I'm tired. I've climbed four mountains, traveled hundreds of miles, and talked Japanese wrongly for a month. In two days I am going to have to be a college student again for the next nine months, while keeping a whole high school's worth of computers up and functioning despite the best efforts of both the students and teachers to destroy them. I did not want to spend my last two days of actual freedom trying to figure out the layout and rules of a new place; I just wanted to be able to do my last minute shopping in a place that I've already got a good feel for. And I certainly did not want to spend the next four hours trying to find a hotel instead of just relaxing in one. So I bit the bullet and I spent too much, all for the sake of laziness.
The expensive hotel in question is the appropriately named Prince Hotel; appropriate because you get treated like second-class royalty. It's not bad service, mind you... but the hotel room is not noticibly different from the rooms I got at either Hotel Theater or Hotel I.B.A.; only the price tag is: here, the room is costing me 17,600yen -- about $150 -- a night, instead of around 8,000yen -- around $65 -- at the other two hotels. And, no... meals are not included. Of course, the location of the hotel may be a big part of the price tag: it is literally attached to the huge Sunshine City shopping mall, which includes not just stores but also a planetarium, a movie theater, and a special events hall and convention center.
Oh, well... having made my choice, I acted on it. I paid for the next two nights with my credit card, then walked back to the JR station and retrieved my stuff from the coin locker it was all in. As I walked back, I stopped at the magical ATM that actually lets me get money from my bank account with my American ATM card; but it wasn't working. I think it's out of money. oy. I hope it's working tomorrow, because I'll need the cash to mail the staff and another box of stuff to the States... the less I'm carrying onto the plane, the happier both me and the other passengers will be.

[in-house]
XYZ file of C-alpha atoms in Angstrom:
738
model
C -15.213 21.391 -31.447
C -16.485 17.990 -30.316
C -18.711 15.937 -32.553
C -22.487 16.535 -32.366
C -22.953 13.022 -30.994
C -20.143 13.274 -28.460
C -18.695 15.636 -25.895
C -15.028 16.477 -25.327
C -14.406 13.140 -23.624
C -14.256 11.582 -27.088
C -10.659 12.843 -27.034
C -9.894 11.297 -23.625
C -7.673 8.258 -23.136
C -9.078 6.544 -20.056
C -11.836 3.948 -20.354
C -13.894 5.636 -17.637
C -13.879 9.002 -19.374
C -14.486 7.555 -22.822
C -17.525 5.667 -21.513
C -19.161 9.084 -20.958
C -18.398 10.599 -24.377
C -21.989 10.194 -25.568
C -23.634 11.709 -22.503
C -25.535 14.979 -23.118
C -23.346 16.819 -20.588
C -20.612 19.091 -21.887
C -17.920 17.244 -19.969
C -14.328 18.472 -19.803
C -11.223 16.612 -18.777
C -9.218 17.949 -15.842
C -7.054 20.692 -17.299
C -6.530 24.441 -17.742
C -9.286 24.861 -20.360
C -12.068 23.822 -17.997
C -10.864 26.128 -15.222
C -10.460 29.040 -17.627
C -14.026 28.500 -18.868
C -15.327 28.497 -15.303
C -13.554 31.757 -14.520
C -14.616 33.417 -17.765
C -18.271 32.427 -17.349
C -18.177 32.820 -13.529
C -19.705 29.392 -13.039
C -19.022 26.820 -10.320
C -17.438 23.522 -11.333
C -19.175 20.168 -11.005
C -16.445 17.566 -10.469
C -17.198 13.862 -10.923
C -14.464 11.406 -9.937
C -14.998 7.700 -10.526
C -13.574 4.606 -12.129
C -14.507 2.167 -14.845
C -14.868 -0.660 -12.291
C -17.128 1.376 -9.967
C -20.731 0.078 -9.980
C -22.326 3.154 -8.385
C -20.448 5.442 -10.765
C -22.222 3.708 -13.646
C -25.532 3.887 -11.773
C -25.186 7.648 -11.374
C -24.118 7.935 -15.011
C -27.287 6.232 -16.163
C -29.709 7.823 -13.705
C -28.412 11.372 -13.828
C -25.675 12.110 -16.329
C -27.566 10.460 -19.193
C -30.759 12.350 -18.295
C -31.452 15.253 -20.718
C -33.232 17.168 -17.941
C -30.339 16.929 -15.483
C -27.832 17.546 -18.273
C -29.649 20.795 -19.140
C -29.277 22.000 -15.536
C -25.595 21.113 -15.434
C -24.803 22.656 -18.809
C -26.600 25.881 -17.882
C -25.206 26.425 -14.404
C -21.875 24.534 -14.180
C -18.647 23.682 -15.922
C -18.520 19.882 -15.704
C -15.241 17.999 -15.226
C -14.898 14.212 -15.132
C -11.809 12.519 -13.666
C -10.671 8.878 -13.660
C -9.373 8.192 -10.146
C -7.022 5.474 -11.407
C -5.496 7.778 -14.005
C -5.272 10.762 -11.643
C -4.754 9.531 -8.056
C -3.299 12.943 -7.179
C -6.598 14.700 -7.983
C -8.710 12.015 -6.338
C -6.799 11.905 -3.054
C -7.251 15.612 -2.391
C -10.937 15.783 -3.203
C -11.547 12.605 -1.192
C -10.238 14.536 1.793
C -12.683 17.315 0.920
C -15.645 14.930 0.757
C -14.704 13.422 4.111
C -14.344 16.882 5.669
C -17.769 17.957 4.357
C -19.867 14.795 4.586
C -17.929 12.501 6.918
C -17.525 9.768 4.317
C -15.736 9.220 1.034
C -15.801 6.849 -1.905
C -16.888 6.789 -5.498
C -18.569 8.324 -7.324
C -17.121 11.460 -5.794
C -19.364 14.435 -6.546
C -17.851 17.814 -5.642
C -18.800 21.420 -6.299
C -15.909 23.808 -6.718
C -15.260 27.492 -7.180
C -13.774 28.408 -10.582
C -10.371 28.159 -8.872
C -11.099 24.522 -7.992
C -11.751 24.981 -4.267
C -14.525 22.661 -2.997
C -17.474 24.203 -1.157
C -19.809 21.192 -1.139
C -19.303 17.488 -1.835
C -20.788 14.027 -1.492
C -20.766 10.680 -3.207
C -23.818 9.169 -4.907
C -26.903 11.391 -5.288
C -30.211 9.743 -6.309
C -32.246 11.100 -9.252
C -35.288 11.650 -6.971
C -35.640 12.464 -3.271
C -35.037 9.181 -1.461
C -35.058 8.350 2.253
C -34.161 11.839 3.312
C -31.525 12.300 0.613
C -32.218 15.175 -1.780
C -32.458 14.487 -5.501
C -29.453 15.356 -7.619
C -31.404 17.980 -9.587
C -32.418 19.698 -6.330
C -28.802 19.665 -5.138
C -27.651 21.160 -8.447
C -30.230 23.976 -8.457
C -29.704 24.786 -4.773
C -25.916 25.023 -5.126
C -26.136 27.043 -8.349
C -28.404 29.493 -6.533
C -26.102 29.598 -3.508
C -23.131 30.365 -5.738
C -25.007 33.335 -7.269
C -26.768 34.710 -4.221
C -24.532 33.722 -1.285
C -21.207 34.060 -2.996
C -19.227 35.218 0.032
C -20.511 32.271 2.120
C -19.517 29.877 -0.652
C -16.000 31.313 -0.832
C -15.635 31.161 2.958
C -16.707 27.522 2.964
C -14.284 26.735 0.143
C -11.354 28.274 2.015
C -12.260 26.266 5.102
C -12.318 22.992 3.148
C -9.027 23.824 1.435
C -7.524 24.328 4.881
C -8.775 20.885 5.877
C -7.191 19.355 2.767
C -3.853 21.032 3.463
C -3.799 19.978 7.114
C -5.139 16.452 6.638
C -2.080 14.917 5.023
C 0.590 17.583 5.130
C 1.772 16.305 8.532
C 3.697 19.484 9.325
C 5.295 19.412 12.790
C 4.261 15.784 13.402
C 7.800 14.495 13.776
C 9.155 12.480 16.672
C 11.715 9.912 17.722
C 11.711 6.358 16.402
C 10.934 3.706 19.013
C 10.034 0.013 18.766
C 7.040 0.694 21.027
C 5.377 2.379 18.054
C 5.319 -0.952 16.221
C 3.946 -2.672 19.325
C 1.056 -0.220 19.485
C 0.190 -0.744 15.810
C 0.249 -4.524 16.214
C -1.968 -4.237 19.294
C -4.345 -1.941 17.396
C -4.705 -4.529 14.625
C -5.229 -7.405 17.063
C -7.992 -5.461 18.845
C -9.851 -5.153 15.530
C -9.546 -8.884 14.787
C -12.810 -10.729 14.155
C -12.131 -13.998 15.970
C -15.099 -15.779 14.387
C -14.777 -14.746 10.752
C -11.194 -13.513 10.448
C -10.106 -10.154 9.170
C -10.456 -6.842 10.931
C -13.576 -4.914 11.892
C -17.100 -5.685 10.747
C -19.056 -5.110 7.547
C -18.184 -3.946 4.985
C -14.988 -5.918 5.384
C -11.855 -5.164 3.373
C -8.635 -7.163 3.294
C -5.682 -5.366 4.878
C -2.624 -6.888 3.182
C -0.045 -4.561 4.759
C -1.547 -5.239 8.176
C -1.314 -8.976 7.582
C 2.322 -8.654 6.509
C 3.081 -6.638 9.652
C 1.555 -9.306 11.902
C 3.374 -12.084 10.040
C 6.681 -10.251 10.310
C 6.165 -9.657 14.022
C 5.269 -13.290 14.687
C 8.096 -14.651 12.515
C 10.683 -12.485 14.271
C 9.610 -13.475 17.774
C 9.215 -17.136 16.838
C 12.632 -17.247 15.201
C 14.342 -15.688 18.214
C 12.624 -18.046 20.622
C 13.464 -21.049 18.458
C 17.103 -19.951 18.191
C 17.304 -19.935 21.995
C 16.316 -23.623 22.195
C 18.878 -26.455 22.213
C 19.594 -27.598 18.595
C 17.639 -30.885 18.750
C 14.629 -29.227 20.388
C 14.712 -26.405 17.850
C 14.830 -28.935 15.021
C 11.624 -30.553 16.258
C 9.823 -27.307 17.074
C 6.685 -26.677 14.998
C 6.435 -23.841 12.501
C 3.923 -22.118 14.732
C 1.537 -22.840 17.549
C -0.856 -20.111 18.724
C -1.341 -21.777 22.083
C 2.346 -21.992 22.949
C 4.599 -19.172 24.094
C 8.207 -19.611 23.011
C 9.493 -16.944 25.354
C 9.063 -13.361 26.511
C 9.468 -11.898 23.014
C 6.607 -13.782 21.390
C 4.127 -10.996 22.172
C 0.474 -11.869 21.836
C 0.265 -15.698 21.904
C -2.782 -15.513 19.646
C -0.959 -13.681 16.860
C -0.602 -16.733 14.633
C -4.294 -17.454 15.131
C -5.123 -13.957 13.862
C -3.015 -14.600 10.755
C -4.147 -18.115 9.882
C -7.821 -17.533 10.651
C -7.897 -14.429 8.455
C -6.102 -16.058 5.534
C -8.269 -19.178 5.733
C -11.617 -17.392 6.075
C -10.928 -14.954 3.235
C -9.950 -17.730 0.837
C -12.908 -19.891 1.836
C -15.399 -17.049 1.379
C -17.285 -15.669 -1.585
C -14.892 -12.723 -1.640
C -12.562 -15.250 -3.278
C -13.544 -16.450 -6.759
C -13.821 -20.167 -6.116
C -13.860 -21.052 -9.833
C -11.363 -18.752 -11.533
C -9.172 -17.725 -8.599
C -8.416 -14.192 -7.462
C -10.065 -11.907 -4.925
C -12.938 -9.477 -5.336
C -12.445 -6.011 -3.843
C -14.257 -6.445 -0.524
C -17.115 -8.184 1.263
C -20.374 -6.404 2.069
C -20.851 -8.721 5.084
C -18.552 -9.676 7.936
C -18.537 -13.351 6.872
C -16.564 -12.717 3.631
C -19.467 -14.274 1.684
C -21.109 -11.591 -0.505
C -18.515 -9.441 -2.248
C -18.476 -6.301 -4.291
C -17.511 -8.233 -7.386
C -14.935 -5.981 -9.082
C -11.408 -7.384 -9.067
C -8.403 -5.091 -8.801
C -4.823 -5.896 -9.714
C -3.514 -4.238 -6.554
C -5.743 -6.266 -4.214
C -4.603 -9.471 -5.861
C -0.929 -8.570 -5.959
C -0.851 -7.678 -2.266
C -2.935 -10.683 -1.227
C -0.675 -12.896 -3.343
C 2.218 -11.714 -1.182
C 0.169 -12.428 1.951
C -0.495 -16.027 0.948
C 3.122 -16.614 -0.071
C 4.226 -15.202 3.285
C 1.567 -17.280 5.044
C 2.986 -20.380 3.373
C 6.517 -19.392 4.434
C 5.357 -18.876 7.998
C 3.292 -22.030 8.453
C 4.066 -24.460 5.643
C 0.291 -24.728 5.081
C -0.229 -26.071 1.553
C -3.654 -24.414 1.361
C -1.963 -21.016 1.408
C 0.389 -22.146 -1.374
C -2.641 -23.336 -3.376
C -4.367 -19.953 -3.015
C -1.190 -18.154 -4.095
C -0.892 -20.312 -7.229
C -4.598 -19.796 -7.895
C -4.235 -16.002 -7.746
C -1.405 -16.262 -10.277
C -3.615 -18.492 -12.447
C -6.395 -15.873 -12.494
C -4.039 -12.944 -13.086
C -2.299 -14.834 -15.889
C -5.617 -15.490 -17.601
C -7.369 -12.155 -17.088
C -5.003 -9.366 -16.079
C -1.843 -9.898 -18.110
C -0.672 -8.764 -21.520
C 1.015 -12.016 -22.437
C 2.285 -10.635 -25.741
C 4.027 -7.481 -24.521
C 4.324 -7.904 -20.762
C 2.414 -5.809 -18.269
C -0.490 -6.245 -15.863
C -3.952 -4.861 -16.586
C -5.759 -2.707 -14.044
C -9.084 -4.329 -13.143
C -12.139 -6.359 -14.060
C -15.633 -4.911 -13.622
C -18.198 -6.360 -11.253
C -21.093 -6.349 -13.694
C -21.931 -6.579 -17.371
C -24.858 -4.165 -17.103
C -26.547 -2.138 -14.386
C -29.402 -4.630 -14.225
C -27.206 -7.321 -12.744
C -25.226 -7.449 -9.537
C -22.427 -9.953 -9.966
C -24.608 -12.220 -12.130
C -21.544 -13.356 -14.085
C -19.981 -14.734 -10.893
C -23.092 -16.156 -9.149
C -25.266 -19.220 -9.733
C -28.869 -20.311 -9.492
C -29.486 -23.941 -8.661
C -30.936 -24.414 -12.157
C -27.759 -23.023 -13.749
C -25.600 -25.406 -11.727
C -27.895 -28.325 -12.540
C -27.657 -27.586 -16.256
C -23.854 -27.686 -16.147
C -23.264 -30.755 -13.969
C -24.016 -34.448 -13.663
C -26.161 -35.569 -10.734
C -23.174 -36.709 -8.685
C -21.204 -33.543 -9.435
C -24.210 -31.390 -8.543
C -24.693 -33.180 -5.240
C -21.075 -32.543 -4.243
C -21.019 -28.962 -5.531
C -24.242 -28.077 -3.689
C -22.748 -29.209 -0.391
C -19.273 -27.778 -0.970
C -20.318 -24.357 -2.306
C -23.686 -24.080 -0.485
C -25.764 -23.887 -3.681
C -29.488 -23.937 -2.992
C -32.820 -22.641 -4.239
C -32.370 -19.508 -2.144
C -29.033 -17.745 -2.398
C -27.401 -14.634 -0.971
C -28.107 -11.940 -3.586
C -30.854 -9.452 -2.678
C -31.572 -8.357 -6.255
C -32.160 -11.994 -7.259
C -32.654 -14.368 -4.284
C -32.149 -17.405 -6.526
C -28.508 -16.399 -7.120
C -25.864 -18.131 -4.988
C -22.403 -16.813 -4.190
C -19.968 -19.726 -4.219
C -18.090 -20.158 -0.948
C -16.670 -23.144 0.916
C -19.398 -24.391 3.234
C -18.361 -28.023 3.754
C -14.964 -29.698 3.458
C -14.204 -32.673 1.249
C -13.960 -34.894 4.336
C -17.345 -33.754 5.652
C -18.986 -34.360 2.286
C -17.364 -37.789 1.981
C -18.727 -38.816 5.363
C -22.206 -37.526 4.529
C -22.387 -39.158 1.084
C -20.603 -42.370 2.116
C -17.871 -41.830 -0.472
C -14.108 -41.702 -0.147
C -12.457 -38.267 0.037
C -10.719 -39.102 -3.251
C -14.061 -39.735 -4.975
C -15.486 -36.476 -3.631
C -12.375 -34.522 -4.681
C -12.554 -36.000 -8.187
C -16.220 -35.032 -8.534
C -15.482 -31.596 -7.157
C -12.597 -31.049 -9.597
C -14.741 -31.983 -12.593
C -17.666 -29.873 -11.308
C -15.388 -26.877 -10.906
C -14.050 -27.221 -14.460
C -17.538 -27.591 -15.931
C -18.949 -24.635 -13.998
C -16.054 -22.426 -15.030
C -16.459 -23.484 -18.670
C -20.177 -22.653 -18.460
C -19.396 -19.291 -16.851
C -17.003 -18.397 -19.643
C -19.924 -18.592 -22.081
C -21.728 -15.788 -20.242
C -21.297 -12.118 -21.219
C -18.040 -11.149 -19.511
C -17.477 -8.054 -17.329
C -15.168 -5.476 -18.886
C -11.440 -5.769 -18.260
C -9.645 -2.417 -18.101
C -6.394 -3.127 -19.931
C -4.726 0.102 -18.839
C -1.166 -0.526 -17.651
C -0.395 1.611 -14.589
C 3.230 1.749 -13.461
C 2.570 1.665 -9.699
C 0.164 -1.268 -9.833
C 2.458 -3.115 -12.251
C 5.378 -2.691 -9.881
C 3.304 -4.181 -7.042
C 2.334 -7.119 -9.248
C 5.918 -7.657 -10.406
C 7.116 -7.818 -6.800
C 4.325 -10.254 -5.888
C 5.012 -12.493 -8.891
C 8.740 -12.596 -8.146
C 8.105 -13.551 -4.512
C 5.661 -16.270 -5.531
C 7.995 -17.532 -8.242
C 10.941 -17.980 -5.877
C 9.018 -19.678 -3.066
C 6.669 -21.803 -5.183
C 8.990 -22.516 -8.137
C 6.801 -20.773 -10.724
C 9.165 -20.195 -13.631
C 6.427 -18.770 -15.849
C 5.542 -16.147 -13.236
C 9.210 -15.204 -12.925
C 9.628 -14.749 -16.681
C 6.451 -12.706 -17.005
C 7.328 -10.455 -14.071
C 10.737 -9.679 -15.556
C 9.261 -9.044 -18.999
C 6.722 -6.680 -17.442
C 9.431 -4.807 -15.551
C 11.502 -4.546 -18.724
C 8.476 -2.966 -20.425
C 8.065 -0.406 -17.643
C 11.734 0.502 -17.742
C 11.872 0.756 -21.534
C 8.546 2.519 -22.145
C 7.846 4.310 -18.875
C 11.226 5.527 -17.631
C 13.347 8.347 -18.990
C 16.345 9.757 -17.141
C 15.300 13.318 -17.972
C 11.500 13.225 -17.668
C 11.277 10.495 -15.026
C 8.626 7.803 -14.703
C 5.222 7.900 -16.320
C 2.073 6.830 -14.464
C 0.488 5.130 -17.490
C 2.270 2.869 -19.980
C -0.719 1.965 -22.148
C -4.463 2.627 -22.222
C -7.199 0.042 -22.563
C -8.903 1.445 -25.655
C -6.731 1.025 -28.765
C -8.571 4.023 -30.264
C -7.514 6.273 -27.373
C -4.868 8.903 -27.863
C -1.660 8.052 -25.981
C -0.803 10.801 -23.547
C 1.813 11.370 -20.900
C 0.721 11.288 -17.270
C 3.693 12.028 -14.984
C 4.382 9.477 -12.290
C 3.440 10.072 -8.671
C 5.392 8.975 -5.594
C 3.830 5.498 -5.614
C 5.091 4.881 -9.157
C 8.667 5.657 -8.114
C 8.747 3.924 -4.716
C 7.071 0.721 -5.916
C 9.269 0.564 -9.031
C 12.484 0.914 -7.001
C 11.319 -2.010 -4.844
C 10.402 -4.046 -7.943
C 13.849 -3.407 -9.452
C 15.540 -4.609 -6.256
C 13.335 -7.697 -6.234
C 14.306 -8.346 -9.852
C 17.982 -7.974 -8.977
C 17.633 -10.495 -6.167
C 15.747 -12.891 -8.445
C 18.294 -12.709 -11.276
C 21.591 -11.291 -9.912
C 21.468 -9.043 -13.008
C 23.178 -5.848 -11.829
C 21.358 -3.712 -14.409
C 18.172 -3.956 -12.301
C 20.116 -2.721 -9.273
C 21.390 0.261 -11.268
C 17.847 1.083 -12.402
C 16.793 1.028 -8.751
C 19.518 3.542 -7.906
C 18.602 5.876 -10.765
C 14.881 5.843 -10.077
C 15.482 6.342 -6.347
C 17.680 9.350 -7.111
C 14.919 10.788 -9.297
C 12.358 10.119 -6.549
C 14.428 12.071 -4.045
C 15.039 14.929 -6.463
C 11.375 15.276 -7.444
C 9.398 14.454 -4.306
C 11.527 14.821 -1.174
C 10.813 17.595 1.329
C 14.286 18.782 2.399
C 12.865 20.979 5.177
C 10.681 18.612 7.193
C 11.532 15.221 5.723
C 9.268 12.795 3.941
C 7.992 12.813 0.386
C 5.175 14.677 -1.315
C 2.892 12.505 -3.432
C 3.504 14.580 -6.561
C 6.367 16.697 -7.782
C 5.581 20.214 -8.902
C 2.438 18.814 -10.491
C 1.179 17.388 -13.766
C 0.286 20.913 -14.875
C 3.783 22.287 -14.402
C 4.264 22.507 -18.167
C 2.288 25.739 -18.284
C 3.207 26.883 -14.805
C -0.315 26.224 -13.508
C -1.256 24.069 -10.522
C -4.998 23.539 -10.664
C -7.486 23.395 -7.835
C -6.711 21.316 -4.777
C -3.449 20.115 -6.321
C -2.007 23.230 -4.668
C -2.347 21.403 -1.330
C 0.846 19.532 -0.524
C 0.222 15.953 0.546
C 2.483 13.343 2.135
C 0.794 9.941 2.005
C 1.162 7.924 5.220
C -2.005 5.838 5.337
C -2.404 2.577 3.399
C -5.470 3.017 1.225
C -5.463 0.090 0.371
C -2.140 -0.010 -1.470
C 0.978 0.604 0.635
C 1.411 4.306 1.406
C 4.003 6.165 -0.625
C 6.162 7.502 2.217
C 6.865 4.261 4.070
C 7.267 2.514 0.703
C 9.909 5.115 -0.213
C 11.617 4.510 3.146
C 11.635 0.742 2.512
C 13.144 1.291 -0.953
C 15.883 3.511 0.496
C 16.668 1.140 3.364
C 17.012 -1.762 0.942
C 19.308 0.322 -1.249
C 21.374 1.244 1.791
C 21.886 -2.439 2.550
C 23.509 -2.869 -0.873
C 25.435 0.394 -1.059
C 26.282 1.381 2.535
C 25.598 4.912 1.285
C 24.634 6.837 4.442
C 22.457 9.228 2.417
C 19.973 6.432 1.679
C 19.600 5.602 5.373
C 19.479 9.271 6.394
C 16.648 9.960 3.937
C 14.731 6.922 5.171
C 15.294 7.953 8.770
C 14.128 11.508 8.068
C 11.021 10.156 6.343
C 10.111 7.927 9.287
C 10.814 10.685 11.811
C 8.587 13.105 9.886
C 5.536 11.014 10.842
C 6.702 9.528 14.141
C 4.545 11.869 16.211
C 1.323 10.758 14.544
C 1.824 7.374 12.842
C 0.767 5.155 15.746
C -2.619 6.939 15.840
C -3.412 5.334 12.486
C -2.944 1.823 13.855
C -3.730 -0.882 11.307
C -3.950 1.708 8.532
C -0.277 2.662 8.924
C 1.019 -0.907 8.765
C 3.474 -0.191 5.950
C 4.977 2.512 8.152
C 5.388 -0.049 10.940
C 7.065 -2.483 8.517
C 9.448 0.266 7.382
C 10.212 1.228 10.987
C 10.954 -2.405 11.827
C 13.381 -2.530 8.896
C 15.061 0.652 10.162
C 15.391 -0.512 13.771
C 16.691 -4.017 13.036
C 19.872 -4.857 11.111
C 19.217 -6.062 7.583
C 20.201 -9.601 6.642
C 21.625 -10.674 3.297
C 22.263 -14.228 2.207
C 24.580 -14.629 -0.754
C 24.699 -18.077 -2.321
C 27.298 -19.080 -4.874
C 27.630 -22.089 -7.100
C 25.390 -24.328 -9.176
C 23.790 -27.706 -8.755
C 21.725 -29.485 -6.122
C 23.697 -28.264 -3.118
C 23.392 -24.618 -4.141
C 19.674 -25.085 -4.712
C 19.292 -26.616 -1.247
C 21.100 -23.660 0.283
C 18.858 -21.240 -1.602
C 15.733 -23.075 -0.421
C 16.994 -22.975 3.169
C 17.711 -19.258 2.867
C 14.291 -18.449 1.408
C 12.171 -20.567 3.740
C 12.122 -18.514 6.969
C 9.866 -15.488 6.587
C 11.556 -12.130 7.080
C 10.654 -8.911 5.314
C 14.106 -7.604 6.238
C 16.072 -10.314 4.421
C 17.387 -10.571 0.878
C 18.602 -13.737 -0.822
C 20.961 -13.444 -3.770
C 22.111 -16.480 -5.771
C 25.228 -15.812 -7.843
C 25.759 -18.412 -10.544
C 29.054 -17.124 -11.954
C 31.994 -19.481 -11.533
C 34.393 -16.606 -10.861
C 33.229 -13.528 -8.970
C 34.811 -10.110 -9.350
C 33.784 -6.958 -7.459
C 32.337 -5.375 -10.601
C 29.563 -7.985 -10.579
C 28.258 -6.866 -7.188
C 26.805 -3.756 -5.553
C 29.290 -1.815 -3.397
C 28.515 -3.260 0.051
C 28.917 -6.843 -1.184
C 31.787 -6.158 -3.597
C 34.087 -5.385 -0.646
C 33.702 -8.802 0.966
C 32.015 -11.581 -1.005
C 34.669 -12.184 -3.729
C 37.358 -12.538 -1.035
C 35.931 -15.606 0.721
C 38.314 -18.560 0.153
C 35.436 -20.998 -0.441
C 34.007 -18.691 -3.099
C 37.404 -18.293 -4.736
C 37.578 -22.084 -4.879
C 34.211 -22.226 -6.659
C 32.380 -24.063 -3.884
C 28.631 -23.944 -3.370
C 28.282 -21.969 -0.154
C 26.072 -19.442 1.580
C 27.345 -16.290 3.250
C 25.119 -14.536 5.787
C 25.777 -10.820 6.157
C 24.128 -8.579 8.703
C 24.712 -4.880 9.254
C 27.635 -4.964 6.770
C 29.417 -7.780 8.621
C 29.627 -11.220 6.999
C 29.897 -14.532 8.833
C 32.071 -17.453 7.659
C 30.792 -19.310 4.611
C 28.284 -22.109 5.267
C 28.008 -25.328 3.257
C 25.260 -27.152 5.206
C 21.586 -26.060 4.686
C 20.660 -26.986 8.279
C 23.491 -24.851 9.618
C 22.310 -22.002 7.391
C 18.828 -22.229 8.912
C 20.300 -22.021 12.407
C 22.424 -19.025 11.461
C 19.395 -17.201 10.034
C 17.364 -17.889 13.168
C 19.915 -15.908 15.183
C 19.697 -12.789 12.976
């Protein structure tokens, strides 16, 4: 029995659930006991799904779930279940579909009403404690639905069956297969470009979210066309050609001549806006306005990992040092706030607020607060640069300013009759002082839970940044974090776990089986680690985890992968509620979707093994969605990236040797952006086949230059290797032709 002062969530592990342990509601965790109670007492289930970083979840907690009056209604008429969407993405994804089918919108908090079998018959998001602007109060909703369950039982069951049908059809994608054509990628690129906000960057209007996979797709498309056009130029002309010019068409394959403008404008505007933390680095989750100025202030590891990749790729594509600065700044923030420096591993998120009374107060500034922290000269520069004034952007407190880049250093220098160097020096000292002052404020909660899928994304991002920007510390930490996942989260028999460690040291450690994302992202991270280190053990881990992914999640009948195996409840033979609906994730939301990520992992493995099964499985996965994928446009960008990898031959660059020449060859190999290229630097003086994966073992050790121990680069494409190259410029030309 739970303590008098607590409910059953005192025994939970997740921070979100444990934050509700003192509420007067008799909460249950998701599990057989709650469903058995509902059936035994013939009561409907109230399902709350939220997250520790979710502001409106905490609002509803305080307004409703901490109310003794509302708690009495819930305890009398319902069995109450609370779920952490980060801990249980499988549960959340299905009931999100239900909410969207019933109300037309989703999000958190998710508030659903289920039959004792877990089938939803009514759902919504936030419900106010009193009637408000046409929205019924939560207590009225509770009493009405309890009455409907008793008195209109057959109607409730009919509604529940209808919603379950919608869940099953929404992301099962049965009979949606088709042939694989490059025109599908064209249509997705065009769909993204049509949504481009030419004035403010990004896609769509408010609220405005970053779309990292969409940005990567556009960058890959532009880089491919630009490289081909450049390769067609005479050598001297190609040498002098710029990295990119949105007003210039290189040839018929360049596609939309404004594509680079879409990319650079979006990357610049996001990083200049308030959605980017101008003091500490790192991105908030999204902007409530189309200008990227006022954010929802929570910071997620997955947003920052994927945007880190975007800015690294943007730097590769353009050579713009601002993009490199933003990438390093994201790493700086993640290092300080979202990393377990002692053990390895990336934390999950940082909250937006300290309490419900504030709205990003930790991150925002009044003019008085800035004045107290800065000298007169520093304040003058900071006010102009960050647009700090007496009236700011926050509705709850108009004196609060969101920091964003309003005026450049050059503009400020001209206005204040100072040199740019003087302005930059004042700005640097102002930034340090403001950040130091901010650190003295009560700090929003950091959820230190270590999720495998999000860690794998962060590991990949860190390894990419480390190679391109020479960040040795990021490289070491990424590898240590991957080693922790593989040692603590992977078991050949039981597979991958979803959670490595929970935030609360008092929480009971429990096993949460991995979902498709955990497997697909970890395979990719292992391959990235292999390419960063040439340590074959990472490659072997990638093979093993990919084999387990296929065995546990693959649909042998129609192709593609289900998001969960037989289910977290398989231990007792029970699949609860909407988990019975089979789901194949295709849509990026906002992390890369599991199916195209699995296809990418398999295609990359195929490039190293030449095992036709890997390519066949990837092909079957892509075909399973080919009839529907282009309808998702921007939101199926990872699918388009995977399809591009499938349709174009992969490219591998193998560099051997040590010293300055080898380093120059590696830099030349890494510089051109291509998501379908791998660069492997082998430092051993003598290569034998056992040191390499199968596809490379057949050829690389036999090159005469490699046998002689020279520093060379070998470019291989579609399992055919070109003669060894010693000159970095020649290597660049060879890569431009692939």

I grabbed food while I was out, and ate after I got back to the hotel room. I sorted my stuff out to see what should and shouldn't be mailed off. Then after dark, as I am wont to do, I went out for a late night walk in the cool night air.
Surprise, surprise... just across the street from the mall in a direction I've never walked before is a major post office, probably the mail routing center for the ward. I won't have far to walk to mail things tomorrow, eh? Of course, I'll need to get cash first... and if I can get the cash, I have a few other things I would like to buy. On my walk I found a used book store selling a complete set of Akira Toriyama's famous (in Japan) manga called Dr. Slump, the humorous adventures of a robot little girl who is just plain weird. I loved what I read of this series when I encountered it in re-print form back in 1990, and one of the old weekly mangas that I bought in Tsuruoka earlier this week, dated September 1982, included one of the original printings of a Dr. Slump story. Finding that reminded me of just how funny these stories are... and how useful they are for learning certains little things about Japanese culture that even a child should know. Why? "Arare" -- the little girl robot who's the center of the series -- knows nothing about proper Japanese behavior, or even basic rules of daily life and school behavior, so she is constantly being corrected by her friends and guardians... which in turn explains these things to the reader, i.e. young children and ME. Who says comics aren't educational? [UPDATE 2002: for those of you who care, yes, this is the same Akira Toriyama who wrote and drew the Dragonball comic that the Dragonball Z cartoon came from, which is currently popular in its English incarnation in the States. In fact, Dragonball is the series he wrote after he finished his Dr. Slump series.]
After canvassing the book stores for awhile, I swung by Tokyu hands and looked at the comic book and animation equipment section again. I very much want to get back to drawing comics again soon, but likely school will delay this desire yet again. Still, I'm allowed to dream, ain't I? After poking around some, I finally headed back to the hotel to clean up and rest. An old Jackie Chan movie was on -- "Police Story" -- in Chinese with Japanese sub-titles, which was okay; watching Jackie Chan is a bit like watching a kung-fu version of a Charlie Chaplin movie... dialogue is not really necessary to enjoy both the action and sight gags. Jackie Chan has a big fan following here in Japan, probably because his older Chinese language movies are more readily available here. It's a good way to end the day; good night.
|All illustrations in these pages are copyright (c)2002 Garth Haslam, and shouldn't be used without his permission. To contact him Click Here!|